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Nutrients 2013, 5(3), 957-970;

Regulatory Effects of Cu, Zn, and Ca on Fe Absorption: The Intricate Play between Nutrient Transporters
Division of Life Sciences, Food Science, Department of Chemical and Biological Engineering, Chalmers University of Technology, SE-412 96 Gothenburg, Sweden
Received: 4 February 2013; in revised form: 8 March 2013 / Accepted: 15 March 2013 / Published: 20 March 2013


Iron is an essential nutrient for almost every living organism because it is required in a number of biological processes that serve to maintain life. In humans, recycling of senescent erythrocytes provides most of the daily requirement of iron. In addition, we need to absorb another 1–2 mg Fe from the diet each day to compensate for losses due to epithelial sloughing, perspiration, and bleeding. Iron absorption in the intestine is mainly regulated on the enterocyte level by effectors in the diet and systemic regulators accessing the enterocyte through the basal lamina. Recently, a complex meshwork of interactions between several trace metals and regulatory proteins was revealed. This review focuses on advances in our understanding of Cu, Zn, and Ca in the regulation of iron absorption. Ascorbate as an important player is also considered.
iron; absorption; Fe; Zn; Cu; Ca; ascorbate

1. Introduction

Iron (Fe) is the second most abundant metal on earth and is a necessity for all life. Iron plays the key role in numerous enzymatic reactions due to its ease in shifting between the two common oxidation states, ferrous (Fe2+) and ferric (Fe3+) iron. In humans, iron is the carrier of oxygen by means of hemoglobin in erythrocytes and myoglobin in myocytes, and is therefore indispensable for providing oxygen to the tissues. Severe iron deficiency leads to anemia with a number of symptoms such as tiredness, palpitations, and other signs associated with impaired oxygen transport. Also, iron overload is linked to several diseases involving functional changes of hemoglobin, such as thalassemia and sickle cell disease. Iron in excess is detrimental because of its propensity to cause oxidative damage. Except for the sloughing of epithelial cells, which removes iron confined in the absorptive cells, there is no other way to eliminate iron. It is therefore of major importance to tightly regulate iron absorption.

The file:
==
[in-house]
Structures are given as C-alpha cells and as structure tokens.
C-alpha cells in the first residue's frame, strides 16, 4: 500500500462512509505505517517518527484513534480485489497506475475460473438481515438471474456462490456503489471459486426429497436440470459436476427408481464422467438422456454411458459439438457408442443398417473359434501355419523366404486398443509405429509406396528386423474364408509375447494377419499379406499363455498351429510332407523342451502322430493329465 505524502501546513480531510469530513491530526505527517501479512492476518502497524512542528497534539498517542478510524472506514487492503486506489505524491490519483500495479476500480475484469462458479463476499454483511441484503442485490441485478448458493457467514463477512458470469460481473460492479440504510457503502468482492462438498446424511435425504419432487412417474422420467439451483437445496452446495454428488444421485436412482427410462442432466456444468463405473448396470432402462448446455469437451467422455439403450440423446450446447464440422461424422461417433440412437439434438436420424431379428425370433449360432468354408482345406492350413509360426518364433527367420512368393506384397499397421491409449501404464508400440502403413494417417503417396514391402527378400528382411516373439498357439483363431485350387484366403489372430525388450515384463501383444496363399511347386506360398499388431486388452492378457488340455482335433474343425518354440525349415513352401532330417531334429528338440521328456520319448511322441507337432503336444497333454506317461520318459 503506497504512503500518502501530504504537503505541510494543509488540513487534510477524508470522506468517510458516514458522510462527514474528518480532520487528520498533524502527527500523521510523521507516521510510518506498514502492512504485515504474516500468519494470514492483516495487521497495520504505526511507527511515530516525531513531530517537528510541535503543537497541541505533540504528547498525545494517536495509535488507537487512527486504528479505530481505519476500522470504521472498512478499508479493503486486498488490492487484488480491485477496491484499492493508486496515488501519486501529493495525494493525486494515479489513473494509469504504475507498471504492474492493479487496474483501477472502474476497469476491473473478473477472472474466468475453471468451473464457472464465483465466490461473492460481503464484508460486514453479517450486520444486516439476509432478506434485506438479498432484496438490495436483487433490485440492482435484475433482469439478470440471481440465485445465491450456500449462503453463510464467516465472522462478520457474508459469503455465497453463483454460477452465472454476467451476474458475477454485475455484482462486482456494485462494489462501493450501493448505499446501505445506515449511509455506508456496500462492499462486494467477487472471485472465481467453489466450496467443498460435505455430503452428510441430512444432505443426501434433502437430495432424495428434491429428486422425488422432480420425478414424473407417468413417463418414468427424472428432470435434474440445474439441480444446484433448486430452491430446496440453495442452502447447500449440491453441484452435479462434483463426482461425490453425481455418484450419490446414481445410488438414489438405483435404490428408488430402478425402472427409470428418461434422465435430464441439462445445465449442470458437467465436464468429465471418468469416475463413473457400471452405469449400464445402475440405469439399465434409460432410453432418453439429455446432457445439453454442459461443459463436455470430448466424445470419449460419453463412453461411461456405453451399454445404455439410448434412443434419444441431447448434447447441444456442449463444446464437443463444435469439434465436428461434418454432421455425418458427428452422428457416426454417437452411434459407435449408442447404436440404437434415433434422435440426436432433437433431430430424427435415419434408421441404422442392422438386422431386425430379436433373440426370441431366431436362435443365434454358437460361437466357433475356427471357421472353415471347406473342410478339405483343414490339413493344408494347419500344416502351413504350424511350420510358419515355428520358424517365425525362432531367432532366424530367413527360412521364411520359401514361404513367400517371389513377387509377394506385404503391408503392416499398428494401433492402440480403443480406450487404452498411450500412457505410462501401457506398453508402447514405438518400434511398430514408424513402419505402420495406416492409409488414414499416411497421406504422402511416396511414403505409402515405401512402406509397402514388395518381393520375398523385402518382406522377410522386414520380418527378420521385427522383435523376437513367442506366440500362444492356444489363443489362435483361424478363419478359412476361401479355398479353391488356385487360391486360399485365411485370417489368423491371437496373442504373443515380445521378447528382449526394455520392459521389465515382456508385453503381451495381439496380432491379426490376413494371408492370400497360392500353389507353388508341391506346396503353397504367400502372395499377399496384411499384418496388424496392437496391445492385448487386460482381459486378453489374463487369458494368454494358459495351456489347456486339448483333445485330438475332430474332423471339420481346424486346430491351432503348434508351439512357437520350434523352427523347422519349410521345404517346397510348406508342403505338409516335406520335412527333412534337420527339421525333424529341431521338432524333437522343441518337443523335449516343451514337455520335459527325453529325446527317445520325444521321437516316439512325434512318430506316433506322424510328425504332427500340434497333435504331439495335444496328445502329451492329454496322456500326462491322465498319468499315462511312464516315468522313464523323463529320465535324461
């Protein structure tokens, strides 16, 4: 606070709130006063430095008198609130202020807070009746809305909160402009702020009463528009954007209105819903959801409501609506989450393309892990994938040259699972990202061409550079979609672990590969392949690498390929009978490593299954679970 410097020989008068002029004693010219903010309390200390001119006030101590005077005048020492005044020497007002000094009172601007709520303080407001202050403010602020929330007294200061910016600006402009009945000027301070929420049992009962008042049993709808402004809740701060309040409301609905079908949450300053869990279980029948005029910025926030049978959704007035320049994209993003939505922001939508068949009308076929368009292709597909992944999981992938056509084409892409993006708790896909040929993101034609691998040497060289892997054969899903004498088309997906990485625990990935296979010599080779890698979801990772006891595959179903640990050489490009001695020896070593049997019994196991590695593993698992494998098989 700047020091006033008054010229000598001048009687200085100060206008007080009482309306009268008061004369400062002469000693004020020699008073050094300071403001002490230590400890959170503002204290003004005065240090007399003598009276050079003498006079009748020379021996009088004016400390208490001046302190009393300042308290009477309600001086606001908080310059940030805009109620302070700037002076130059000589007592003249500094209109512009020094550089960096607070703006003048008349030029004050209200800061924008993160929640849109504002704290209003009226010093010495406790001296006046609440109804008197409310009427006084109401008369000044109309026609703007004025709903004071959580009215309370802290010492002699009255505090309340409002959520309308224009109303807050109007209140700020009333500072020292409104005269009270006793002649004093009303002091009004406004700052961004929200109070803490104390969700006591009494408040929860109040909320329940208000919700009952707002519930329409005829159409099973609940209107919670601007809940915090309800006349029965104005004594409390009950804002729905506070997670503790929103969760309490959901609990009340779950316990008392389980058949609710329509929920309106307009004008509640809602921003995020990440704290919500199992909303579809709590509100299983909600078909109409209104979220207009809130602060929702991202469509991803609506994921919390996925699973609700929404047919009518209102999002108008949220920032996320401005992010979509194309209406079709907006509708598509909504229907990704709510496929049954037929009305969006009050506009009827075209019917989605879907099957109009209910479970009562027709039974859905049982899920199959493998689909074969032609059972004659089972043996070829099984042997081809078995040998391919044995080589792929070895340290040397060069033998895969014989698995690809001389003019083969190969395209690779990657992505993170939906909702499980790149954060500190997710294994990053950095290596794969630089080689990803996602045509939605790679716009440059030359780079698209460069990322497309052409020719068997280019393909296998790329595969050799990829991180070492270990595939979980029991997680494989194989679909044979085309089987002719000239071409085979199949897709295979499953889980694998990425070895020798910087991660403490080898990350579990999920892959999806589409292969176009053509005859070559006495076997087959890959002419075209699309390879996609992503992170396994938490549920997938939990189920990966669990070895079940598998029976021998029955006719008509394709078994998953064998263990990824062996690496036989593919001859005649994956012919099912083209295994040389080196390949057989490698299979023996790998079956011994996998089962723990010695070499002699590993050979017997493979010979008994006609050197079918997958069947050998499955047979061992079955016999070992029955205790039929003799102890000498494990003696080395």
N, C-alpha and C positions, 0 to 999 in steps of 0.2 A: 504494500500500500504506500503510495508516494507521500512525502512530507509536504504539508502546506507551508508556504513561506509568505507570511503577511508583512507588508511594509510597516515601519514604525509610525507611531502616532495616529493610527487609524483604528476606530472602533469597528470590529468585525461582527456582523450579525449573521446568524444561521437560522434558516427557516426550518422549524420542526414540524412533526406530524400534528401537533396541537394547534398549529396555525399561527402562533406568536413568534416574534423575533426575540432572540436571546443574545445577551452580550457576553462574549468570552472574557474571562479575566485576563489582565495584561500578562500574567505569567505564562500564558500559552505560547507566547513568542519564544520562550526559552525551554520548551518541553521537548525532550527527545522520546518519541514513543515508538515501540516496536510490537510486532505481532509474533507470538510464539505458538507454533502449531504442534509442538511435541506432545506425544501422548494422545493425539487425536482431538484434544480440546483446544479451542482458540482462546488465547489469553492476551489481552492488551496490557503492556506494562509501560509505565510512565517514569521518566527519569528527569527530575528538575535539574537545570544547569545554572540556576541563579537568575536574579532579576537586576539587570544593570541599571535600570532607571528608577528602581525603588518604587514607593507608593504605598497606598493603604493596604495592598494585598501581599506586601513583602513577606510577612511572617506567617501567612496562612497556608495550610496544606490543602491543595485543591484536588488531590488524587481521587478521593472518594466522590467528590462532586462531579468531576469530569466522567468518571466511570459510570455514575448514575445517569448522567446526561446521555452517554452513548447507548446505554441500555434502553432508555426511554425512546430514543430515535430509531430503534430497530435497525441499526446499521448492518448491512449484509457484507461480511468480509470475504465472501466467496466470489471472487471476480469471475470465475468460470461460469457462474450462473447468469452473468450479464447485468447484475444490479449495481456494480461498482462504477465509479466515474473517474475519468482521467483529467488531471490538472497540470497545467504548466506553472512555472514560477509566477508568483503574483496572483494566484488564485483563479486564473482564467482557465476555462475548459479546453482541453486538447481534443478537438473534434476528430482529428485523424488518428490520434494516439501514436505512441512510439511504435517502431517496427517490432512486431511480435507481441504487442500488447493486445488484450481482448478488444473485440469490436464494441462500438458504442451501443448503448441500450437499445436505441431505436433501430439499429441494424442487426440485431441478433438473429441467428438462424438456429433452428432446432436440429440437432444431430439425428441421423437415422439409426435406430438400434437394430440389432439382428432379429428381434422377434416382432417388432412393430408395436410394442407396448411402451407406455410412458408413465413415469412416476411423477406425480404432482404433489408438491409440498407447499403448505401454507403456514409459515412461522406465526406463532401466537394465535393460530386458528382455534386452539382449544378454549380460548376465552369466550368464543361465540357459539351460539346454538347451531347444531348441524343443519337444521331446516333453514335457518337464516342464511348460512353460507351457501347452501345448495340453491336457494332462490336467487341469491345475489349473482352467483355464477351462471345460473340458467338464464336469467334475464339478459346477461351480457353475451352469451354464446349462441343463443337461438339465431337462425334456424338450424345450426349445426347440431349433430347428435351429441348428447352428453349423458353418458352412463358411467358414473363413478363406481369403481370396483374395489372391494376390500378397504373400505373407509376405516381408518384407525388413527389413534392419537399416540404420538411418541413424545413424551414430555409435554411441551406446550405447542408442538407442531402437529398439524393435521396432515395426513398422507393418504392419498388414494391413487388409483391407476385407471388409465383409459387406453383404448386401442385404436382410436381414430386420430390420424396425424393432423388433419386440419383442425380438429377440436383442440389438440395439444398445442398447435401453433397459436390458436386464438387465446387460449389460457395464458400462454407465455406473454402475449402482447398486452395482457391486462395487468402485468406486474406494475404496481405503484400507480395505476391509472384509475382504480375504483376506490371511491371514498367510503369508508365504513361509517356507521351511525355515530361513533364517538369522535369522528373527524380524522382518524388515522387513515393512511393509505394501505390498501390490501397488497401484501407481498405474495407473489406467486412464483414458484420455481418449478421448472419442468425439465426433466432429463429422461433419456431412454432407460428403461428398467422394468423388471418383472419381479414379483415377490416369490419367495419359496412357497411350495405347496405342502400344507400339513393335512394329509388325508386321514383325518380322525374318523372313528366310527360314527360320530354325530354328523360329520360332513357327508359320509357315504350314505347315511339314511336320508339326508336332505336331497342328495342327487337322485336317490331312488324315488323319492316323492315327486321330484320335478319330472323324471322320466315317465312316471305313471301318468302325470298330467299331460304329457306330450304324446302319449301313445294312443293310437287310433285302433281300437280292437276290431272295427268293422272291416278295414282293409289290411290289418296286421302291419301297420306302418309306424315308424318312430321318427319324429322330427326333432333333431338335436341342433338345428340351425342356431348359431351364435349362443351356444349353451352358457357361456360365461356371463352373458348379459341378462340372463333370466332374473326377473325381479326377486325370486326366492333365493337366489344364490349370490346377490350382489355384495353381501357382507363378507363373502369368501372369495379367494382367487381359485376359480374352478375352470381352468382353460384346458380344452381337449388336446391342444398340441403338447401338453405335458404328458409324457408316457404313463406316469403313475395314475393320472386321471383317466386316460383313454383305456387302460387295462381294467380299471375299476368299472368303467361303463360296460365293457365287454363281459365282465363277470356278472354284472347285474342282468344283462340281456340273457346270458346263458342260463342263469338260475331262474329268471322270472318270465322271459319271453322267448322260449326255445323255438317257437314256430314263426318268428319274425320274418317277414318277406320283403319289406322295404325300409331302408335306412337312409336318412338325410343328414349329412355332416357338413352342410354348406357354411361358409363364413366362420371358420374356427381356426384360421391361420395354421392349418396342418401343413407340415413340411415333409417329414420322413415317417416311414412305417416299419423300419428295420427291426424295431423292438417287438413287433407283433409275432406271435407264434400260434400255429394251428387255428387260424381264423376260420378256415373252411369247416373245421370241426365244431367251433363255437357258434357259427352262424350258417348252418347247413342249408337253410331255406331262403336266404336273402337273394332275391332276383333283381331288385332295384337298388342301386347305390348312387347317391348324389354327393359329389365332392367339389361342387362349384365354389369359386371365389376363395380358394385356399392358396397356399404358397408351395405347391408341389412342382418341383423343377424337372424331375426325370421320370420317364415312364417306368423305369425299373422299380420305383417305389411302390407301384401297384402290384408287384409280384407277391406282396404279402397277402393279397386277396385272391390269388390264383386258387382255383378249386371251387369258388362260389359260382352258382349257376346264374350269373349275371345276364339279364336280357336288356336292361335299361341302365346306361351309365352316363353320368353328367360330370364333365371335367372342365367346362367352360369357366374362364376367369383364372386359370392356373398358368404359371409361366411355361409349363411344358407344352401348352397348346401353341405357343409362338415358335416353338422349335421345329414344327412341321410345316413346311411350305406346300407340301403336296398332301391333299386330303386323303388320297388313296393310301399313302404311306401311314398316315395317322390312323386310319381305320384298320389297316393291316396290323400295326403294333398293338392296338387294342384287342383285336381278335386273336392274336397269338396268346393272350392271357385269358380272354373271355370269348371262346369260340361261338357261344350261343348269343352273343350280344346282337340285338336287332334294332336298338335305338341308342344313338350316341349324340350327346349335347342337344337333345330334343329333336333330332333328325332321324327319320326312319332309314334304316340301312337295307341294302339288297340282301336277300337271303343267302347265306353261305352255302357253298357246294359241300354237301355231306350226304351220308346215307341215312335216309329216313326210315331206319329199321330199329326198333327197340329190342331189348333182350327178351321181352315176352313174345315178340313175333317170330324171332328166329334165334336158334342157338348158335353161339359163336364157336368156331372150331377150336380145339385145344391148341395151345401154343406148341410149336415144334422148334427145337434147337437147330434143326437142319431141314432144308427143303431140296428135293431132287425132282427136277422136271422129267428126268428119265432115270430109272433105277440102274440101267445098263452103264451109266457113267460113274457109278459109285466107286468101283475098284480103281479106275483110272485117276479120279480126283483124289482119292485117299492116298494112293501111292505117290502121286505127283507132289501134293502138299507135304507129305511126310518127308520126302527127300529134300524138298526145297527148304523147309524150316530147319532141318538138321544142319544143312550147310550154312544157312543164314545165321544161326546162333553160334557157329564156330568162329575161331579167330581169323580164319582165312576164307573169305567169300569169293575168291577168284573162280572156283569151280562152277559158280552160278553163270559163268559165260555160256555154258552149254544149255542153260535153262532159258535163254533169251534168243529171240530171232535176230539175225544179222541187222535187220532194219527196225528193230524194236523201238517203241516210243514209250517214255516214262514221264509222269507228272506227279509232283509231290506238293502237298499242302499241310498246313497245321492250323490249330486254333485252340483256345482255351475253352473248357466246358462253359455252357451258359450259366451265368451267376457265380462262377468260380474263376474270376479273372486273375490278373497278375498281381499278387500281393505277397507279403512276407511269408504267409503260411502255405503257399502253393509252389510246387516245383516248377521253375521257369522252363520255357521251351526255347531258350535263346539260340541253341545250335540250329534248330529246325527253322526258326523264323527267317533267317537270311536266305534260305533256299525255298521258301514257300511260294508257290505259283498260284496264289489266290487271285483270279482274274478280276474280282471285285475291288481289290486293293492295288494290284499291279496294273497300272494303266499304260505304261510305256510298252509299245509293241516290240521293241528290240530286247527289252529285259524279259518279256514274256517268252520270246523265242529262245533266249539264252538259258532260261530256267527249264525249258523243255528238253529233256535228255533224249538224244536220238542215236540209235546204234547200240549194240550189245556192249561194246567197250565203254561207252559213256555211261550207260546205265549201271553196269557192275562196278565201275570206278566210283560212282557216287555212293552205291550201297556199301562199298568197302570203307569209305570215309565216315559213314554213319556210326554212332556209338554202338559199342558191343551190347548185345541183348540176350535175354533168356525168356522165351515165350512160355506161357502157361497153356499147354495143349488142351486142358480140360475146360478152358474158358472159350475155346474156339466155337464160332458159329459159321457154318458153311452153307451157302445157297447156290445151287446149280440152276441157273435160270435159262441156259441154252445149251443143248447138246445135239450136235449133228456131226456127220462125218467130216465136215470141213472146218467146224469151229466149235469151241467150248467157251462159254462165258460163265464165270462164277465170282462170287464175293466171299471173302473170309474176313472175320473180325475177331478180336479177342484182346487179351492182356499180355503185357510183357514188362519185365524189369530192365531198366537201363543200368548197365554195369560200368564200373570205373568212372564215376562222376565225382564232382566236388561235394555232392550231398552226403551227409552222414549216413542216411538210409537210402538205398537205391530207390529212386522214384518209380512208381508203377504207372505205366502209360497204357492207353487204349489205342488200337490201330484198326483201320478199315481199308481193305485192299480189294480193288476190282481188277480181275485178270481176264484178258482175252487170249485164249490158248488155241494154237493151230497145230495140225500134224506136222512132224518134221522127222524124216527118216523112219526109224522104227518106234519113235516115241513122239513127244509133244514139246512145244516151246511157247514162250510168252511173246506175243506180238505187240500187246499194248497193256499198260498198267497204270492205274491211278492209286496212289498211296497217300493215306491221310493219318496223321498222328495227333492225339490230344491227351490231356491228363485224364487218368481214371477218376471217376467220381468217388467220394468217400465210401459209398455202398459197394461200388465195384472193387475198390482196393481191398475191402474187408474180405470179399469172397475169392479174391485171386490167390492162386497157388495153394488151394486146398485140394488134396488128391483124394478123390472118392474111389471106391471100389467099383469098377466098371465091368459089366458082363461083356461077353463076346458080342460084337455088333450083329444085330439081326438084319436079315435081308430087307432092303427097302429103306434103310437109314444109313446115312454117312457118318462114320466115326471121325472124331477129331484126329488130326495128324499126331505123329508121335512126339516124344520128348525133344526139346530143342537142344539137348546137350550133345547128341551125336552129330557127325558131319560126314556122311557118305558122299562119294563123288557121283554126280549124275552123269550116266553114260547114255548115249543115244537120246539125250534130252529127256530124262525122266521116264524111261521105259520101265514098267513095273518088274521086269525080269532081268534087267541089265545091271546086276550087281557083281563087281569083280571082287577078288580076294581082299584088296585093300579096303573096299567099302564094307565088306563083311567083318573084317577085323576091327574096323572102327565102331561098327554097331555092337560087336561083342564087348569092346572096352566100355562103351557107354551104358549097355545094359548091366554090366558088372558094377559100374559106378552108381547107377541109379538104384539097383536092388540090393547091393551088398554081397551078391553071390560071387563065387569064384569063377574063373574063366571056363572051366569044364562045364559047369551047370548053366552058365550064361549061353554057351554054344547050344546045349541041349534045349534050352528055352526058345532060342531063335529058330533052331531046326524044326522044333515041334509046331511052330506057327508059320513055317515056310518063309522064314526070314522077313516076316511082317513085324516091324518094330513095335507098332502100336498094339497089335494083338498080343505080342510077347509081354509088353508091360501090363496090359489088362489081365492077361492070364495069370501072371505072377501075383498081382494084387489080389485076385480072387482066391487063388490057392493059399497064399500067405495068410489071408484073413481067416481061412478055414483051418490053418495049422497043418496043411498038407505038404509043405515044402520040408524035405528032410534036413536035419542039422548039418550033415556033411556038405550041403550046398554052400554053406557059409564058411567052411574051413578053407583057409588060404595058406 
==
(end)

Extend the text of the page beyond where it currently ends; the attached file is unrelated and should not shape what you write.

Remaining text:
2. Dietary Iron and Bioavailability

There are mainly two types of iron in food, heme iron and non-heme iron. Heme iron is highly abundant in meat (myoglobin) and liver (hemoglobin). Heme iron is coordinated to a porphyrin ring deeply hidden inside a globular protein, which makes the access to iron restricted to small molecules such as O2 and CO. Fortunately, the arrangement also protects iron from forming insoluble precipitates in the intestine and thus promotes iron bioavailability. Non-heme iron is present in vegetables, cereals, and fruits, which constitute the major part of a healthy diet. In the human intestine, non-heme iron is mostly present in soluble or insoluble chelate complexes. Organic acids such as ascorbic acid or citric acid form chelates with iron and enhance iron absorption [1]. The diet also contains inhibitors of iron absorption. Phytate is abundant in legumes, cereals, and nuts and is considered to be the most powerful anti-nutrient due to its high binding capacity for metals and also its ability to form large insoluble aggregates [2]. Since non-heme iron is absorbed as single ions, there are several parameters that determine the extent of absorption. In addition to the interactions with organic compounds, non-heme iron transport is pH-dependent and occurs in competition with other divalent ions to be transported by metal transmembrane carriers. To complicate things further, intracellular effects and factors specific to the host determine iron absorption.

Iron Requirements

An average individual contains about 50 mg Fe/kg, which is approximately 3.5 g for a 70 kg-person [3]. About 65% of these 3.5 g exist as hemoglobin-iron in erythrocytes. The remaining iron is present in myoglobin of muscle fibers, enzymes in various tissues, and stored in macrophages, liver, and bone marrow. After cellular turnover, most of the body iron is recycled primarily by macrophages of the reticuloendothelial system. Cellular sloughing into the gastrointestinal tract, bleeding, and respiration cause losses of 1–2 mg Fe per day. The iron levels are restored by intestinal absorption to maintain the balance. A typical western world diet provides 10–18 mg of iron per day. About 10% is absorbed, which does not give much of a margin in times of increased iron requirements, as in pregnancy or fast-growing children.